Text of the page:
Exploring the Magic of Surround Sound with Zylia Microphone in "Hunting for Witches" Podcast
Podcasts are usually associated with two people sitting in a soundproofed room, talking into a microphone. But what if we want to add an extra layer of sound that can tell its own captivating story? That's when a regular podcast becomes a mesmerizing radio play that ignites the imagination and emotions of its listeners.
One such podcast is "Hunting for Witches" (Polish title "Polowanie na Wiedźmy") by Michał Matus, available on Audioteka. It's a documentary audio series that takes us on a journey to explore the magic of our time.
We had the privilege of speaking with the chief reporter, Michał Matus, and Katia Sochaczewska, the audio producer, about the creation of "Hunting for Witches" and the role that surround sound recording played in the production. The ZYLIA ZM-1 microphone was a key tool in capturing the unique sounds that make this podcast truly special.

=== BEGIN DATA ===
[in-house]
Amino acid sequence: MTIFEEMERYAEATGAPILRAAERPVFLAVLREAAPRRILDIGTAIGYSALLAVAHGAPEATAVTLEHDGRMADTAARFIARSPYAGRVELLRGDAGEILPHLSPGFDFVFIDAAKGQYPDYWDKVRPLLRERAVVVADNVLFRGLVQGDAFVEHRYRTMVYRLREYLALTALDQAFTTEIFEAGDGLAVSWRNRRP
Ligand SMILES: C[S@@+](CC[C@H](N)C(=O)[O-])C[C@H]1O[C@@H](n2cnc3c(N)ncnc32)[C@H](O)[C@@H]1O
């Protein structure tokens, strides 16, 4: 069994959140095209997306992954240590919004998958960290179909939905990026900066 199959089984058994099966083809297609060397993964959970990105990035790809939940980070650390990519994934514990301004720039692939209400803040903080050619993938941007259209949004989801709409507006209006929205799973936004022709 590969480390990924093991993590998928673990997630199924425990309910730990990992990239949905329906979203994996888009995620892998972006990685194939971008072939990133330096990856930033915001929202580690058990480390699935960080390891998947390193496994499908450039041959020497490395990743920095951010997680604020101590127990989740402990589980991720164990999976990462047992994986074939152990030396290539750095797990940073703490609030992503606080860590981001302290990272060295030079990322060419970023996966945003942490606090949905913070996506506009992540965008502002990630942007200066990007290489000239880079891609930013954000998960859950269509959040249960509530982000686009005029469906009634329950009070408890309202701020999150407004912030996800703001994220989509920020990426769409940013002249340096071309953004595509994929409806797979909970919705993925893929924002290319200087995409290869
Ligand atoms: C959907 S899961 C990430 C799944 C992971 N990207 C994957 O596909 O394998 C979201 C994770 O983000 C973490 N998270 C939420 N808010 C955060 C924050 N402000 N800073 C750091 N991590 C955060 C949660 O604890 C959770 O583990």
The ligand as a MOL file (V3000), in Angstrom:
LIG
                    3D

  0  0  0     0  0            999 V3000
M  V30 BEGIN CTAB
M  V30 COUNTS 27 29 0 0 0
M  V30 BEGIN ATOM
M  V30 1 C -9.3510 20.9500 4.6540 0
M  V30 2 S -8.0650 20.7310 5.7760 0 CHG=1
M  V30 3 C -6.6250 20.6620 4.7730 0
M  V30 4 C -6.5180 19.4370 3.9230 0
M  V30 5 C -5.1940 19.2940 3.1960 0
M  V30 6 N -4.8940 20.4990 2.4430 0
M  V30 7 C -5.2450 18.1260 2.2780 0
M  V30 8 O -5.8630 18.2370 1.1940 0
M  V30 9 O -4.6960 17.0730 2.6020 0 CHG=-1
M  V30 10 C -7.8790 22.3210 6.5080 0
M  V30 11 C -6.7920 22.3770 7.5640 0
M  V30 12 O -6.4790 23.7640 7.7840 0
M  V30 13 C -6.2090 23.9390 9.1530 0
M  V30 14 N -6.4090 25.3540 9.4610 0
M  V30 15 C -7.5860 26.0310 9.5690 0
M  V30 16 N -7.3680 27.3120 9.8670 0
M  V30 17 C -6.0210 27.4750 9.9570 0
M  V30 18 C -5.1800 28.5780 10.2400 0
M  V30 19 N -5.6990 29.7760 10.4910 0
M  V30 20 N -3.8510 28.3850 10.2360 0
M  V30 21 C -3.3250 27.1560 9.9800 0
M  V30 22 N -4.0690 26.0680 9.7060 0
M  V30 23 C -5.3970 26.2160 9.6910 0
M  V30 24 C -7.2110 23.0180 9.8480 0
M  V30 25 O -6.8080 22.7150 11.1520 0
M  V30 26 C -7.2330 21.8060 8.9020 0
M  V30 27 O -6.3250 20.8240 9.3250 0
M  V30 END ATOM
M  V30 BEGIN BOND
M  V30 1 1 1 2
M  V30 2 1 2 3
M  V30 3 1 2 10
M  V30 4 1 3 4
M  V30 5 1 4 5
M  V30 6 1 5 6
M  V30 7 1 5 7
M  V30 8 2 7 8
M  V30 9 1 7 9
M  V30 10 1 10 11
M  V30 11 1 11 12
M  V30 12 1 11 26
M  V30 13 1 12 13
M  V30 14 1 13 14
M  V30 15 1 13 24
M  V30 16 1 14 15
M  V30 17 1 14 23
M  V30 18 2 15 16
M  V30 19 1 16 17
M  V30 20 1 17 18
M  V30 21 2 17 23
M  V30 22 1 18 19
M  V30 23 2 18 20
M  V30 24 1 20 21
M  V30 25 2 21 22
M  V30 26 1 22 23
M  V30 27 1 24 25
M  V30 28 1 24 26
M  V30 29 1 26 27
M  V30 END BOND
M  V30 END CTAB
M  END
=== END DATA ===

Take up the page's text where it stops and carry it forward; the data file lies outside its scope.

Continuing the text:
For the past year, Michal has been traveling throughout Europe, visiting places where magic is practiced, meeting people who have dedicated their lives to studying various forms of magic, and documenting the secret rituals that are performed to change the course of things. The ZYLIA microphone was with him every step of the way, capturing the essence of these magical places.
“You can hear the sounds of nature during a meeting with the Danish witch Vølve, in her garden, or the summer solstice celebration at the stone circle of Stonehenge, where thousands of pagan followers, druids, and party-goers were drumming, dancing, and singing.”
"I also used Zylia when I knew a scene was going to be spectacular in terms of sound, with many different sound sources around." Michał recalls. “So, through Zylia, I recorded the summer solstice celebration at the stone circle of Stonehenge, where thousands of followers of pagan beliefs, druids and ordinary party people had fun drumming, dancing and singing. It was similar when visiting Roma witches who allowed their ritual to be recorded. All these places and events have a spatial sound that was worth preserving so that we could later recall them in the sound story.”
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